Howard Schultz – The Gold Standard for Great Bosses


Howard Schultz has long been known as a gold standard for corporate responsibility and a model of a good boss. As the CEO of Starbucks for two stints beginning in 1987 and still today, he advocated for better employee benefits such as healthcare and stock options. Schultz has repeatedly contended that Starbucks offers good benefits and pay, so employees do not need a union. His stance has put to the test recently with charges that Starbucks tried to interfere with unionization and collective-bargaining efforts at its stores while he was CEO. At the same time, Americans’ attitudes toward unions and large companies have shifted significantly and Gen Z, or people born from 1997 to 2012, have the most critical views of corporations and their leaders.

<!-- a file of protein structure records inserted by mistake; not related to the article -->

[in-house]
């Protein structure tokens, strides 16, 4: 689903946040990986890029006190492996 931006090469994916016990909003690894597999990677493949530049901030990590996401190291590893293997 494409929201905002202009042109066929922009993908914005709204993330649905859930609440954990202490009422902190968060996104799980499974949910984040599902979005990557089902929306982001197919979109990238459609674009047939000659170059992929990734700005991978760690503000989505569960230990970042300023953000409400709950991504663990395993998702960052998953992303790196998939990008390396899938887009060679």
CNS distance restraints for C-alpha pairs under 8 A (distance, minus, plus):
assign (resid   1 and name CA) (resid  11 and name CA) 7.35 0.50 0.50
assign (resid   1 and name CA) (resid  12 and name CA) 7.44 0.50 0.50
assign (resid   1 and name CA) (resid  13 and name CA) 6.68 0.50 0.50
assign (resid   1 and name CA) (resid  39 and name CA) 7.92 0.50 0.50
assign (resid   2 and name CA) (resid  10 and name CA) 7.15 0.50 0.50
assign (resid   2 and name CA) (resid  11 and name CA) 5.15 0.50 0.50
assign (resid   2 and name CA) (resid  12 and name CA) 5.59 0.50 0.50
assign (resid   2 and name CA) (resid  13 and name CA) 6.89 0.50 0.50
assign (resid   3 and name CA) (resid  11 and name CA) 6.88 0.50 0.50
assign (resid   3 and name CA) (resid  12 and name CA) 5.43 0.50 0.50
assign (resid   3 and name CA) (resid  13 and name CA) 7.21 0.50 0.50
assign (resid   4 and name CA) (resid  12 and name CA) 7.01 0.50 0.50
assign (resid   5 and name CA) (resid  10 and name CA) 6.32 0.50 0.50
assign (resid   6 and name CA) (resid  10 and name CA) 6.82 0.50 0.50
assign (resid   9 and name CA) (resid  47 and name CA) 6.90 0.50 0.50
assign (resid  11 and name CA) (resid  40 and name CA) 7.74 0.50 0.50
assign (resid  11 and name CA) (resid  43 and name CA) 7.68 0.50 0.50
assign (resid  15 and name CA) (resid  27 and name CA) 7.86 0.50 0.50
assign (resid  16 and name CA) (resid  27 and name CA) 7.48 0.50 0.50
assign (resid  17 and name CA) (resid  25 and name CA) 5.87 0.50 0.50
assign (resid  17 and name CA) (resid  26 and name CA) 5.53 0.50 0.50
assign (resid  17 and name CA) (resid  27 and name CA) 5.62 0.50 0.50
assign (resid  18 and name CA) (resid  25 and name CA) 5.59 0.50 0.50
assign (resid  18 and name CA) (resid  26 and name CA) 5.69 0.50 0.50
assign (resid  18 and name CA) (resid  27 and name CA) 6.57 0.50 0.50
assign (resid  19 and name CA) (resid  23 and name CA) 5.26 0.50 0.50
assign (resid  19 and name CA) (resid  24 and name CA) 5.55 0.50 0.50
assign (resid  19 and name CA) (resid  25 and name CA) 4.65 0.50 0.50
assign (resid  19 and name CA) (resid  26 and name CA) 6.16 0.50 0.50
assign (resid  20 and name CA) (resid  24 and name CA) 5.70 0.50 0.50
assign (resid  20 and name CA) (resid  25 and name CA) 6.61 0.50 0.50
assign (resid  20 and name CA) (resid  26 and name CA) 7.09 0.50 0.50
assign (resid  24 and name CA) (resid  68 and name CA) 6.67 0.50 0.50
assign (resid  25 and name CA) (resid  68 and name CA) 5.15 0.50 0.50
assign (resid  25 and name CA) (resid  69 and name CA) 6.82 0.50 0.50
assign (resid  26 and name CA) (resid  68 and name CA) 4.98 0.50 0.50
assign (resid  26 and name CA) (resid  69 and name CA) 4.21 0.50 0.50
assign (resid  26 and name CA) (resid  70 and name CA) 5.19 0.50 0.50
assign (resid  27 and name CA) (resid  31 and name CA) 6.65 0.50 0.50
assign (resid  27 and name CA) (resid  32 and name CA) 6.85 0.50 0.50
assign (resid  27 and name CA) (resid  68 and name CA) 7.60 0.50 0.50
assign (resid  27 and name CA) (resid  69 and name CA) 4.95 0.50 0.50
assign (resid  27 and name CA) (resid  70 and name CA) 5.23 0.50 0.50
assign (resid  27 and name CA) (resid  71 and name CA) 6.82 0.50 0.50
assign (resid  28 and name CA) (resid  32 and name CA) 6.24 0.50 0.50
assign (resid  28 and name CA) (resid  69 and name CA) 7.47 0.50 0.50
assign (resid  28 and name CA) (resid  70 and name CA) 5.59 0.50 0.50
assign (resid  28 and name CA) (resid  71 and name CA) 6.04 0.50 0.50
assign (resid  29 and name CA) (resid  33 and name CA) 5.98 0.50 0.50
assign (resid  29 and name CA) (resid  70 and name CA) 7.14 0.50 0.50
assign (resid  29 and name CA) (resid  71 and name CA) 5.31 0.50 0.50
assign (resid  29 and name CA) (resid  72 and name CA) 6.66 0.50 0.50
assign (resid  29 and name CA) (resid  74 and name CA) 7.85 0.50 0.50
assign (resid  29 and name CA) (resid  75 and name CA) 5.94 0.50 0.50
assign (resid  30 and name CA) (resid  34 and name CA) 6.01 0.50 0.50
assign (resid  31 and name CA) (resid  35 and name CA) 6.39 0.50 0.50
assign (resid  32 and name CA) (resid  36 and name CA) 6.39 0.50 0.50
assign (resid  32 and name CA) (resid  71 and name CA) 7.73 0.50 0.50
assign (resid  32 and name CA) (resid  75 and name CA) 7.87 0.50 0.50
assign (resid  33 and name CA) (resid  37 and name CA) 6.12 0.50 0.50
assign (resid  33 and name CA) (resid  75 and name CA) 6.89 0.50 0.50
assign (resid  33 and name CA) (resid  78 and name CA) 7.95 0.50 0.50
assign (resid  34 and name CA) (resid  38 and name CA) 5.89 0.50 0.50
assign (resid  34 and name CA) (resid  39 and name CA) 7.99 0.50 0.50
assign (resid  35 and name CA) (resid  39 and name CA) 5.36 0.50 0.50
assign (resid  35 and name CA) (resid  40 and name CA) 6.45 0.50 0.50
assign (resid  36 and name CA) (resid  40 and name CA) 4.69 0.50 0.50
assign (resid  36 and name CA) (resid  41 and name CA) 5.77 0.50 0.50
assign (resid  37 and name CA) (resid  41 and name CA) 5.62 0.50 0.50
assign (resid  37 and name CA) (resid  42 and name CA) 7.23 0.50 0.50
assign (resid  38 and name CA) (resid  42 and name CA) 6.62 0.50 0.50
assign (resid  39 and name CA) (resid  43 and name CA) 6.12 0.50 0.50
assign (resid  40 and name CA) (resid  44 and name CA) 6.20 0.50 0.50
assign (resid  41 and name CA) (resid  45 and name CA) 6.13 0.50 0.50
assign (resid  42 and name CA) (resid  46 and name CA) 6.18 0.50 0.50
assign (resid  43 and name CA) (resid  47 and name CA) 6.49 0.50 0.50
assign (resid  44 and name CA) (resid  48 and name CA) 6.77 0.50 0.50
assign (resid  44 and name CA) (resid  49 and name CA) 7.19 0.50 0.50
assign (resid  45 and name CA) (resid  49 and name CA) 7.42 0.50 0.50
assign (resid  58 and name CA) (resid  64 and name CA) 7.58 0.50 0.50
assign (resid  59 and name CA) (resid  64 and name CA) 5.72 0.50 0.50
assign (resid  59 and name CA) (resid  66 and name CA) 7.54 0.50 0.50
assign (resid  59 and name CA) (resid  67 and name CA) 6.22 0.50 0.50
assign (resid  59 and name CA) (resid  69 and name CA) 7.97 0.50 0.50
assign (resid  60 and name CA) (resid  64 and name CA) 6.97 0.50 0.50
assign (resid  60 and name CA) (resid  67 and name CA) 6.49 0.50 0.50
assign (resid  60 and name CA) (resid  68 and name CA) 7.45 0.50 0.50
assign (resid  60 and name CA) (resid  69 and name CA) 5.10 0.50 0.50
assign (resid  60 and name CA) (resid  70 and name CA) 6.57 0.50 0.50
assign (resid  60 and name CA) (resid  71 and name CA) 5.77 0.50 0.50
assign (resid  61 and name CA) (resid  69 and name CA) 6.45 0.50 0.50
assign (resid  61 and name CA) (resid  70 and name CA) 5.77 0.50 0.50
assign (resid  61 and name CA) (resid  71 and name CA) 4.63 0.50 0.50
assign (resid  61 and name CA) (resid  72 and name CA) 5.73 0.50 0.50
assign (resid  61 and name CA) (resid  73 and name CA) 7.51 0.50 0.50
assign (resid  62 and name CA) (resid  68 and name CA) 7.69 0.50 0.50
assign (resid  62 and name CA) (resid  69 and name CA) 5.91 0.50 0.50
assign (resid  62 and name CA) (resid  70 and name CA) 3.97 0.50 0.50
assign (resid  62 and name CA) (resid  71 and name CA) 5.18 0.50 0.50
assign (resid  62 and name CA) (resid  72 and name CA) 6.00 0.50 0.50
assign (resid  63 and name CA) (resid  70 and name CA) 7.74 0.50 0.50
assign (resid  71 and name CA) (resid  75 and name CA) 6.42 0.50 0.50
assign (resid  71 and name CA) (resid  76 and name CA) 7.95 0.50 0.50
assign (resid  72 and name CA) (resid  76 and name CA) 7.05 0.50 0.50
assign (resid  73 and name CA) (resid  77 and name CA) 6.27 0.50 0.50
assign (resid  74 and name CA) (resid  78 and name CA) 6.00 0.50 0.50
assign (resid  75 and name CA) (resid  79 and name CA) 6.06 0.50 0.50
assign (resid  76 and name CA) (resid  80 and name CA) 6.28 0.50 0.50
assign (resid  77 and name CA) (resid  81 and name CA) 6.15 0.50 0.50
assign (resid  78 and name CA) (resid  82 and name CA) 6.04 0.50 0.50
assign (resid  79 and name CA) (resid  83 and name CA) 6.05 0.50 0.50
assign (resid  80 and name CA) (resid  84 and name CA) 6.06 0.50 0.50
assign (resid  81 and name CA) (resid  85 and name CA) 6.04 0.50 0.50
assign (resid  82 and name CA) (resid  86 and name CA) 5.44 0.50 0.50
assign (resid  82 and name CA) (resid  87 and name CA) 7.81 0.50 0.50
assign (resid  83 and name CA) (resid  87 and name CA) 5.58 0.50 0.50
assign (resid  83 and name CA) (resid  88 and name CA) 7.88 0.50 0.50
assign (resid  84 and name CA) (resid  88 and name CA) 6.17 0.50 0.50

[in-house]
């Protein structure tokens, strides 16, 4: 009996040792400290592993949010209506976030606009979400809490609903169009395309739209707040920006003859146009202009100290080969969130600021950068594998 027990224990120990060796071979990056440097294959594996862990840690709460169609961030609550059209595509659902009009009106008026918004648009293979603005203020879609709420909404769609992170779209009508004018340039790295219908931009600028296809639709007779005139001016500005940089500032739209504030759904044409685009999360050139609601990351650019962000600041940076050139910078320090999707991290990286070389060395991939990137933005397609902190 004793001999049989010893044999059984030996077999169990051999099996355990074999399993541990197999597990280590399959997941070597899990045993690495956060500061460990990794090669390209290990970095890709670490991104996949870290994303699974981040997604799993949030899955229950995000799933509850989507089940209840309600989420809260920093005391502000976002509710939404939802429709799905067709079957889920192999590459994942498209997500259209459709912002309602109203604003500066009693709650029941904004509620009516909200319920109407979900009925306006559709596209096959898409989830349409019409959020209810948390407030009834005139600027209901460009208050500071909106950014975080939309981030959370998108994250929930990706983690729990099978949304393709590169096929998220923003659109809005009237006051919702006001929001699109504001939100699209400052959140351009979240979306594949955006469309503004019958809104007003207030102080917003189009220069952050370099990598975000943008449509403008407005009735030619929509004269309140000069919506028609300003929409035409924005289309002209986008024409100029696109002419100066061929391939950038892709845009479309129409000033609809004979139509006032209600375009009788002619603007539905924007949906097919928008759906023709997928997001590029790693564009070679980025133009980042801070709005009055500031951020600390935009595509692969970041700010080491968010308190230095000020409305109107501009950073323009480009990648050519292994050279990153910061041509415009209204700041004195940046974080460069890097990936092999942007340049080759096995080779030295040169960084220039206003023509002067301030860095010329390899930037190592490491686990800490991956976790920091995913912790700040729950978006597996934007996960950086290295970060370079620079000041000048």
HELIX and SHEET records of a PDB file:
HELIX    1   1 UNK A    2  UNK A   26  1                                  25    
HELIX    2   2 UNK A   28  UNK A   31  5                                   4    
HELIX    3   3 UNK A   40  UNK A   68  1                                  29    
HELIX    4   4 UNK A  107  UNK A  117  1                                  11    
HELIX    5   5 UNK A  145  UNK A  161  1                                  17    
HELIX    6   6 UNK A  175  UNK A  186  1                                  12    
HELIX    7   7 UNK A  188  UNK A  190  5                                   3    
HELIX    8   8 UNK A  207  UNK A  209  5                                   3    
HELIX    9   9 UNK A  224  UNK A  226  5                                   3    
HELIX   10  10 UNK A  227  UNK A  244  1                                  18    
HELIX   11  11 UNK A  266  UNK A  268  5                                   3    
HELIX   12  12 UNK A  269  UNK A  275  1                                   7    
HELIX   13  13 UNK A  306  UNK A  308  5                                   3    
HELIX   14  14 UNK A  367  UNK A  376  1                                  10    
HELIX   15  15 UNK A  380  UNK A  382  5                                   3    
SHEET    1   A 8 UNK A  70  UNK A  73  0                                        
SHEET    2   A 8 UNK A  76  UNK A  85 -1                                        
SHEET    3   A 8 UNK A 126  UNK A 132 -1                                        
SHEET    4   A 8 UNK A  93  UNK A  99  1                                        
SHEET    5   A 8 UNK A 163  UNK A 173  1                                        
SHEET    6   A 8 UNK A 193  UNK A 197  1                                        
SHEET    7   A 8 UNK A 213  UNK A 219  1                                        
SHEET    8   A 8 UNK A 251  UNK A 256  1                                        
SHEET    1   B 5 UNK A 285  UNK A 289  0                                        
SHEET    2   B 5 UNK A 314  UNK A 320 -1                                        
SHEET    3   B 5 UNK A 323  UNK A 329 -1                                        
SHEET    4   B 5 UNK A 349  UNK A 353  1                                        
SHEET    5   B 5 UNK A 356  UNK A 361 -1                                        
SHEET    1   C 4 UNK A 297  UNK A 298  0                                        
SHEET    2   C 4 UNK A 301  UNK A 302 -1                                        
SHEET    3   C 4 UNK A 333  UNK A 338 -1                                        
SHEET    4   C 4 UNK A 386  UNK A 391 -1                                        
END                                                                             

Starbucks is a Seattle-based coffee company that today has over 36,000 stores and 402,000 employees. The focus of the company, since its founding in 1987, has been to build its business around a point of honoring its customers and employees. It offers stock options, tuition assistance, and health insurance, including a 1986 contract for unionized Seattle Starbucks workers that Schultz initially opposed. At the same time, it has been trailed with criticisms of attempting to interfere with unionization and collective-bargaining efforts at its stores while Schultz was CEO.

Schultz himself is a former driver, whose father was fired from a job after suffering an injury. From this experience, he has said he decided to create a company where employees would be respected and with features in place to protect them from mistreatment, going as far as visiting hundreds of collaboration sessions and forums for workers to better understand them. Yet, Gen Z is the most targeted demographic for work in coffee shops, and their negative view of businesses and their leaders has Schultz facing an uphill battle in recruiting and retaining these young workers.